FIG. 4 is a graph showing percent dimensional shrinkage of AS and PS foam samples obtained in the above-described test at different temperatures. As is apparent from FIG. 4, at a high temperature of 75° C. or higher the percent dimensional shrinkage of AS foam is lower than that of PS foam, proving that AS foam has high heat resistance.

Comparative Test 2

An impact test was performed in order to compare AS foam with PS foam in terms of impact value at ambient temperature, high temperature, and low temperature; specifically, at 23° C. (ambient temperature), 50° C. (high temperature), and -10° C. (low temperature). The method and the results of the test are described below. The impact value was measured as follows. First, without permitting vibration, a striker for a shock absorption test having a sample affixed on the surface thereof was allowed to fall from a predetermined height onto a steel anvil. The impact transmitted via the sample when the predetermined impact point of the sample struck the steel anvil was measured by use of an accelerometer and a recording apparatus connected thereto.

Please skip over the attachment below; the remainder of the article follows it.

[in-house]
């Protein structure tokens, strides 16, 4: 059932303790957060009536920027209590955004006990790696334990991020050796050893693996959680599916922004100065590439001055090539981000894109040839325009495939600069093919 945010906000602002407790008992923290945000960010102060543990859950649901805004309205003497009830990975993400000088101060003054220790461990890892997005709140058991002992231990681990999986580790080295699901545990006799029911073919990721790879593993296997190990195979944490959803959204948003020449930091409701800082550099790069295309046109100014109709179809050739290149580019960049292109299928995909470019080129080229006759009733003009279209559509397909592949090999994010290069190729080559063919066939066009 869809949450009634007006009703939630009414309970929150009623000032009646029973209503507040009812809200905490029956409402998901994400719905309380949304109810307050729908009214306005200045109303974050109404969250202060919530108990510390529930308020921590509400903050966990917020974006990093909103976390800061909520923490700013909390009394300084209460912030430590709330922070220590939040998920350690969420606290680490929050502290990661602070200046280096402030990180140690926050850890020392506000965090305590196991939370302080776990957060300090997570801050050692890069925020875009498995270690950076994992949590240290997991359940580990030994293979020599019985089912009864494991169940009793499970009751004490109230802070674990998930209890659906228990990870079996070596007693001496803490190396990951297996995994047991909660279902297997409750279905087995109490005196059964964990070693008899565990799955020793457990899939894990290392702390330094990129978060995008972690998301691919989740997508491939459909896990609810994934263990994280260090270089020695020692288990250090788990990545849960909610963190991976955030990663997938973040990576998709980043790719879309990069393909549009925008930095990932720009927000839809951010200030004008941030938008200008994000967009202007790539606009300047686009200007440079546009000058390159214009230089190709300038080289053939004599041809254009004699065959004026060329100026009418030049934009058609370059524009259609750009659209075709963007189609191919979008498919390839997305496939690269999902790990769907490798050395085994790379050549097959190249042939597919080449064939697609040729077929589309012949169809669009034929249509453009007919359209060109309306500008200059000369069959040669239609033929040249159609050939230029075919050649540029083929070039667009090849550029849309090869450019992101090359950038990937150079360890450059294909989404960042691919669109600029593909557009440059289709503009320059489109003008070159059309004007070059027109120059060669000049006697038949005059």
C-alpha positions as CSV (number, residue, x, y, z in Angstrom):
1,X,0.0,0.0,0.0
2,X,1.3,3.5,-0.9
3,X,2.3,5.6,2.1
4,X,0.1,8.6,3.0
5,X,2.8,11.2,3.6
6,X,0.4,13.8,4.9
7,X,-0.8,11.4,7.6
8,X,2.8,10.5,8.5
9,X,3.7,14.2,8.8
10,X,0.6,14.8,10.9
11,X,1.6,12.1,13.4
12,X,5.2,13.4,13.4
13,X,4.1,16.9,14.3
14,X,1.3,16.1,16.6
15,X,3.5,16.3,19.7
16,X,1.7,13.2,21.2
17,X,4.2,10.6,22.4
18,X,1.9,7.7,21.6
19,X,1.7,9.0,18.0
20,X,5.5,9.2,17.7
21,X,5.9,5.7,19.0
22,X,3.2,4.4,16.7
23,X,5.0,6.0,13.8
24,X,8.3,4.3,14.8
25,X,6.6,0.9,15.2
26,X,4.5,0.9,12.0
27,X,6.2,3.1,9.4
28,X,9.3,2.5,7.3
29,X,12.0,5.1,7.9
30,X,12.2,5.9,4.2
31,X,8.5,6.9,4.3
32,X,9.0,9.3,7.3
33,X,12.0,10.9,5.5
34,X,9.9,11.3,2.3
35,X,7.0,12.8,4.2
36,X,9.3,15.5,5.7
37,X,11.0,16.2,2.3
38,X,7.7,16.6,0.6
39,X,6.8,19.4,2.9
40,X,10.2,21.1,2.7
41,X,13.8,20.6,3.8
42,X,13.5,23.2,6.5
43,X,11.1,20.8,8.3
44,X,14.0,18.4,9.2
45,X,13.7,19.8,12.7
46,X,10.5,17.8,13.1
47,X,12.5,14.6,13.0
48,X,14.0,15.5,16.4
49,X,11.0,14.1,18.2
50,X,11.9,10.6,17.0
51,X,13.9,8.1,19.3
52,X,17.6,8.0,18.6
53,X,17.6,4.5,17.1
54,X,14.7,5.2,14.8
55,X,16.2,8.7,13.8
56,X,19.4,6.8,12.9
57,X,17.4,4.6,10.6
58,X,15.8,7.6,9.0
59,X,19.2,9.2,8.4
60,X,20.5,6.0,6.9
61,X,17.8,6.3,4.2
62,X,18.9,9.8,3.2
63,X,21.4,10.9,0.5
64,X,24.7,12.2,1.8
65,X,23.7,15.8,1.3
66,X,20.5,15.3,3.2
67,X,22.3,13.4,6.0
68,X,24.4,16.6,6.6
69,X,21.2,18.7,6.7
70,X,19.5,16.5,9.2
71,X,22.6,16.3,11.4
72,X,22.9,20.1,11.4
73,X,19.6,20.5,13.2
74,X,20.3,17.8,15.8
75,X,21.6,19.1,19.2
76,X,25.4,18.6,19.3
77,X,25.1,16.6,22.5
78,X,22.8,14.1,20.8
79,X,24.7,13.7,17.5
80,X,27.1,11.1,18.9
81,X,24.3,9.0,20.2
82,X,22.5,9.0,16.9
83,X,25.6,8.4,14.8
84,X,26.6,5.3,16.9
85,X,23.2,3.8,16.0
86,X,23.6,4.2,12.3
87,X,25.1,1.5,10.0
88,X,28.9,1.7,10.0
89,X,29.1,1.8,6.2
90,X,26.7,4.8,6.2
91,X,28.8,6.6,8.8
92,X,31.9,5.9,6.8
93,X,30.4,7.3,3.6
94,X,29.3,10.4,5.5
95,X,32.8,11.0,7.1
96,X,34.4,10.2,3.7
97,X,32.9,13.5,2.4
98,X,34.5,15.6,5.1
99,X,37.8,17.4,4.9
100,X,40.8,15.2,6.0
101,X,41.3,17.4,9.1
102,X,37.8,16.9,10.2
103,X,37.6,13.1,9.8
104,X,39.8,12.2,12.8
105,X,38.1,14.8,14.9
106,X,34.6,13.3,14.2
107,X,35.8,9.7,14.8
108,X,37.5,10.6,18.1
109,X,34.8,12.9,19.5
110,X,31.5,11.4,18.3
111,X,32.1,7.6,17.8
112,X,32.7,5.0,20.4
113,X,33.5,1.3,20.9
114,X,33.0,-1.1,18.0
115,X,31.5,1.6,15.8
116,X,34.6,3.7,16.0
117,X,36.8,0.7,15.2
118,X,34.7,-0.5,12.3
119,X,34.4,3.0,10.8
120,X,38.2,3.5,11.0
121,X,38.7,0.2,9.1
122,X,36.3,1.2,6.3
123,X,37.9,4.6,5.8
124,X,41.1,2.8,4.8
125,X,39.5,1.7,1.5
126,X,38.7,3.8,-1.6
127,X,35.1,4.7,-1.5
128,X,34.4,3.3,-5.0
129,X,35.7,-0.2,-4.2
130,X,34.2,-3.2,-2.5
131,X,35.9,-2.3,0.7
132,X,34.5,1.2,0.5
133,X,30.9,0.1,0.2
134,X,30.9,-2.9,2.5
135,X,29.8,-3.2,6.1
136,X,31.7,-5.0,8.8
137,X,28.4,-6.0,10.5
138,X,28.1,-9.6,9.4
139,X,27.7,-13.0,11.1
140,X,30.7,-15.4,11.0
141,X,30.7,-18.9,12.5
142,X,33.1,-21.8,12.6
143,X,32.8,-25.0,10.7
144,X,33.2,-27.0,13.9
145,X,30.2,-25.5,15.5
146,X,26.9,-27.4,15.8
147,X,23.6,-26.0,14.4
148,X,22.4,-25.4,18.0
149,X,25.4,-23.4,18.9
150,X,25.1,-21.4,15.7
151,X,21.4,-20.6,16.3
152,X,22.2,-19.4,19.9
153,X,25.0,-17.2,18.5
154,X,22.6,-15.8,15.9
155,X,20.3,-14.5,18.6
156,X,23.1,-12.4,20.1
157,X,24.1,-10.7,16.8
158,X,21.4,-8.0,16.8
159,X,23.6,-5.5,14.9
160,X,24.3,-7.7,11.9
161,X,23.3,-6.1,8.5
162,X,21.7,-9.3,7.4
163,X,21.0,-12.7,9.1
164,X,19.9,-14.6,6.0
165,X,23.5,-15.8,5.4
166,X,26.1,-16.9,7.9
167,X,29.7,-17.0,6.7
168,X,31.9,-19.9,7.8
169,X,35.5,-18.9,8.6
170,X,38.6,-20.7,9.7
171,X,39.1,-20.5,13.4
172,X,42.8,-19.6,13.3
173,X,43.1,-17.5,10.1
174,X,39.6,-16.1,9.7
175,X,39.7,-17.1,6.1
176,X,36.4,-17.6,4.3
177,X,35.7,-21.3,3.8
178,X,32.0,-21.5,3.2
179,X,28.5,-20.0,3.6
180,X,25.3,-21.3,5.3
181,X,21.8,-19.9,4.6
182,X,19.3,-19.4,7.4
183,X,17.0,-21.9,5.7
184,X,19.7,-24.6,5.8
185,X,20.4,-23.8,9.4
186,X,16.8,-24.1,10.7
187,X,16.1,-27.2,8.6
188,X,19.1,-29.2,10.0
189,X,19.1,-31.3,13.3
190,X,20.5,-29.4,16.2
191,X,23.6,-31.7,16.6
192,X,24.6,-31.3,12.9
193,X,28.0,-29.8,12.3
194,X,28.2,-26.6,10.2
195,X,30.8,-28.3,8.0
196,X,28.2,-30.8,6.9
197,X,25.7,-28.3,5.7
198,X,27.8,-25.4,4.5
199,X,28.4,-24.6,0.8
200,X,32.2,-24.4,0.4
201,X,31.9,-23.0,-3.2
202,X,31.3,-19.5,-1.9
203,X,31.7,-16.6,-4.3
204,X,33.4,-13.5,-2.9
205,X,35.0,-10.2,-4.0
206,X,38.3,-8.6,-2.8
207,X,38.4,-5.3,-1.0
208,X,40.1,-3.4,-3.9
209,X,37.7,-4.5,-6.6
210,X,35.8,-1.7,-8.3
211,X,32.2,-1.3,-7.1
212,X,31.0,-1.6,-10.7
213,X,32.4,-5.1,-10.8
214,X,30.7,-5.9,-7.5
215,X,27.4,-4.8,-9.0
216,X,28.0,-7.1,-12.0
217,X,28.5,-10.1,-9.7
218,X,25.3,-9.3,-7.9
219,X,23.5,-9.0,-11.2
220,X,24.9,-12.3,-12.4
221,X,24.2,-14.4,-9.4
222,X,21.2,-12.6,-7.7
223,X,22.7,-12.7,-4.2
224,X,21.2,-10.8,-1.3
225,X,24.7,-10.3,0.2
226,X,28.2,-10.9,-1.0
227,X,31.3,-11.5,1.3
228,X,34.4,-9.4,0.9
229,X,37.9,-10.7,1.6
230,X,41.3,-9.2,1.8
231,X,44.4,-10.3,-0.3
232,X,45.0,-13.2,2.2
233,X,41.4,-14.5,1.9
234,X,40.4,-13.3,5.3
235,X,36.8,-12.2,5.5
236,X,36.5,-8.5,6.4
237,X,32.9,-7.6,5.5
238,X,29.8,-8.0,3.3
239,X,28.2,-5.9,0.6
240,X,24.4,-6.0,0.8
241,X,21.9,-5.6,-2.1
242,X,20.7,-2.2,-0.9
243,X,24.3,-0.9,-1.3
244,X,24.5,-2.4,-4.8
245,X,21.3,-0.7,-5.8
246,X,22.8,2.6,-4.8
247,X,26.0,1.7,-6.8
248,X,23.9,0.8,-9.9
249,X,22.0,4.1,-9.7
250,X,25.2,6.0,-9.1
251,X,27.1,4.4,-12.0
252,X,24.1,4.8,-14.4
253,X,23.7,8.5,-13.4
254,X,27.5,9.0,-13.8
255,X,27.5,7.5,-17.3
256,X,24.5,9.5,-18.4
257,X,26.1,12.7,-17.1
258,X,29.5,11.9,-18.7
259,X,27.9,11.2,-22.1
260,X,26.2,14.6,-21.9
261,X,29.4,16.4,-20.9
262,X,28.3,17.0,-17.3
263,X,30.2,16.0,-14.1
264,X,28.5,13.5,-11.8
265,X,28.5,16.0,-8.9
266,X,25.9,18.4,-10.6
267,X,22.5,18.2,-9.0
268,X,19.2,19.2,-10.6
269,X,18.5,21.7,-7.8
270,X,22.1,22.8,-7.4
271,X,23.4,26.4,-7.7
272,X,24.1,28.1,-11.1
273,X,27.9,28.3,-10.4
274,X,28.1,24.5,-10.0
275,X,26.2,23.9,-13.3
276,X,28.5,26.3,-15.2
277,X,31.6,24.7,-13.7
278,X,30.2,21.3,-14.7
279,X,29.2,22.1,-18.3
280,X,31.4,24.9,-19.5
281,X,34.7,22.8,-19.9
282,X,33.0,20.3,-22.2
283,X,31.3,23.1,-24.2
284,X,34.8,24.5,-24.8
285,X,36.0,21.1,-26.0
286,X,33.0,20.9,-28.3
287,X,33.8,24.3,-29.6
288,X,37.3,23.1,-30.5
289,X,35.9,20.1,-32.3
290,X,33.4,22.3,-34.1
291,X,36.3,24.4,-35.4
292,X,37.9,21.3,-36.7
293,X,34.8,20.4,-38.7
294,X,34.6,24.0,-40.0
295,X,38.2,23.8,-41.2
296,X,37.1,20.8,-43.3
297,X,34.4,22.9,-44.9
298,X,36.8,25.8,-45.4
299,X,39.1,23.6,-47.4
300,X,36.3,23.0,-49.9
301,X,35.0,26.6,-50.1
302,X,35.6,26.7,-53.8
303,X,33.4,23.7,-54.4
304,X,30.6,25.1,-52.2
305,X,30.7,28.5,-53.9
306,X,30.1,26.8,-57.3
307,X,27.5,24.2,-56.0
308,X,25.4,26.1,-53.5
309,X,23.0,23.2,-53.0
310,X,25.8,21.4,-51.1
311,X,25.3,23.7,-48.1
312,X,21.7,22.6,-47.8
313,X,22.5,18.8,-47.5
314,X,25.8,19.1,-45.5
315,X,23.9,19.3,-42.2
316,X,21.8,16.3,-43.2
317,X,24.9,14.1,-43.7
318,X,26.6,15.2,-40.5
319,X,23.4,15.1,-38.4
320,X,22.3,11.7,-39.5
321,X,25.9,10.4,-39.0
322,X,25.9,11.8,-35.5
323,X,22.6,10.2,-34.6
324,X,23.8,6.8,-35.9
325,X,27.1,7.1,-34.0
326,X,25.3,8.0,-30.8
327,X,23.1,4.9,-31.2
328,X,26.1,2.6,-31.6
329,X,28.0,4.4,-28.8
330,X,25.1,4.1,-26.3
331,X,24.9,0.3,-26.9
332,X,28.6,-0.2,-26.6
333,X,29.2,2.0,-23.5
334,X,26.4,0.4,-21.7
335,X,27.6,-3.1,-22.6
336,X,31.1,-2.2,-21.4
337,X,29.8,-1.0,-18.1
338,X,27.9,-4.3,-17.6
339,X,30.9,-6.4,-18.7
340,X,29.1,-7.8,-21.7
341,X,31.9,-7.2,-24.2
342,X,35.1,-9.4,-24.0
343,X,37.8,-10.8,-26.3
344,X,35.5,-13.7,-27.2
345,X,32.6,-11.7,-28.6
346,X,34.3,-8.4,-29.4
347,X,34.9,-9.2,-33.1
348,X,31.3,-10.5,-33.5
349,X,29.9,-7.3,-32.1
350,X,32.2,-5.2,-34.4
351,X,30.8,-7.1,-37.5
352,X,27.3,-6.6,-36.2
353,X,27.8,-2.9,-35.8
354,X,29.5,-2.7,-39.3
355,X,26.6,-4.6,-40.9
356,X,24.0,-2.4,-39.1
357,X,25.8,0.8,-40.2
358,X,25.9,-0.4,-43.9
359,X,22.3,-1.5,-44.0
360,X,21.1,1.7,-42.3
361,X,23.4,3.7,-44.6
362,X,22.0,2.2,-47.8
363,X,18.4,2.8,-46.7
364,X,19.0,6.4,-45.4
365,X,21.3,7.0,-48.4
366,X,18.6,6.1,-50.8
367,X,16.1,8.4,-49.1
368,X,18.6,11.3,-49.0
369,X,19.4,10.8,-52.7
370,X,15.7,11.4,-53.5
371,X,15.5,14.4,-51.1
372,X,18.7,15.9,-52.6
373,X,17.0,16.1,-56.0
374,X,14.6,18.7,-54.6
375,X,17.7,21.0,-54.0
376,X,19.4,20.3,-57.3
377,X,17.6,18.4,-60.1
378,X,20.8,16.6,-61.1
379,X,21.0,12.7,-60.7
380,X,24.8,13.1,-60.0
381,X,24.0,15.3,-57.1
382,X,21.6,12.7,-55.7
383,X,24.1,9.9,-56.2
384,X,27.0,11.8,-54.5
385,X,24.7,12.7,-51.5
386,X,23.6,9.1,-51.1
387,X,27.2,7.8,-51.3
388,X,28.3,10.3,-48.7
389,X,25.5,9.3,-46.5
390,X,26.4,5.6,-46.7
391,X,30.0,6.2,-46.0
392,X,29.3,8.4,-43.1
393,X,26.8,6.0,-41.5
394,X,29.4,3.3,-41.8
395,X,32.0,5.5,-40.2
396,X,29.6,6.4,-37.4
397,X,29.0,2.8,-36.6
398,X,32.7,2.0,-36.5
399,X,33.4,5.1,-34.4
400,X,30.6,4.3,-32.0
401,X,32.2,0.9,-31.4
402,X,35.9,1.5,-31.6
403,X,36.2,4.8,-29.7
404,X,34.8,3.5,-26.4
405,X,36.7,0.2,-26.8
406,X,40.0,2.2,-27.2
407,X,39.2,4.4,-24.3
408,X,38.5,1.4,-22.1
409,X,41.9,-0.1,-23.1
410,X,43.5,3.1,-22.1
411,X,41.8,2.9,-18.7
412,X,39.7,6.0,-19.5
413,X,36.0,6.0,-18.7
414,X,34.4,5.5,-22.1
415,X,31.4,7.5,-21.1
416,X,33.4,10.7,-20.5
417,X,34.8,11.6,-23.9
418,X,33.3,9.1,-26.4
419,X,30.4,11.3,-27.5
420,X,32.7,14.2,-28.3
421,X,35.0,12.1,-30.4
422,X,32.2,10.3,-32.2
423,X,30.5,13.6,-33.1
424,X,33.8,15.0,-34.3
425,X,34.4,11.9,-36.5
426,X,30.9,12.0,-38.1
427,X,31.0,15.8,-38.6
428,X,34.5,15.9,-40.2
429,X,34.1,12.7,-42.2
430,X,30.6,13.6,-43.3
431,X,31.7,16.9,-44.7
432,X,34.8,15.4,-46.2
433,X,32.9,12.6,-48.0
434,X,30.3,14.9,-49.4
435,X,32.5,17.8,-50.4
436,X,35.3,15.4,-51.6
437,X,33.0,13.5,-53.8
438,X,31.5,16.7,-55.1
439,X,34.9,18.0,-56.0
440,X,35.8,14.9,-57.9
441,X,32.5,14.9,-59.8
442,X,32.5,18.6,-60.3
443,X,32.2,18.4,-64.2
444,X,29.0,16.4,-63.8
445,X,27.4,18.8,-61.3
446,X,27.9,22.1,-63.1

This impact test employed AS and PS foam samples having a variety of densities; i.e., 43 kg/m3, 57 kg/m3, 74 kg/m3, and 105 kg/m3. The testing apparatus employed was an apparatus for shock absorption test described in the specification for hard hats and safety hats in Japanese Industrial Standards (JIS T8133), as shown in FIG. 5. In this test, a hemispheric steel anvil as shown in FIG. 5 was used. As shown in FIG. 6, a test piece 30, which comprises a liner material 31 serving as a test sample having a thickness of 30 mm and a polyamide (nylon) plate 32 having a thickness of 3 mm superposed on the liner material, was affixed to the outer surface of a striker. The test piece has a size of 100 mm×100 mm.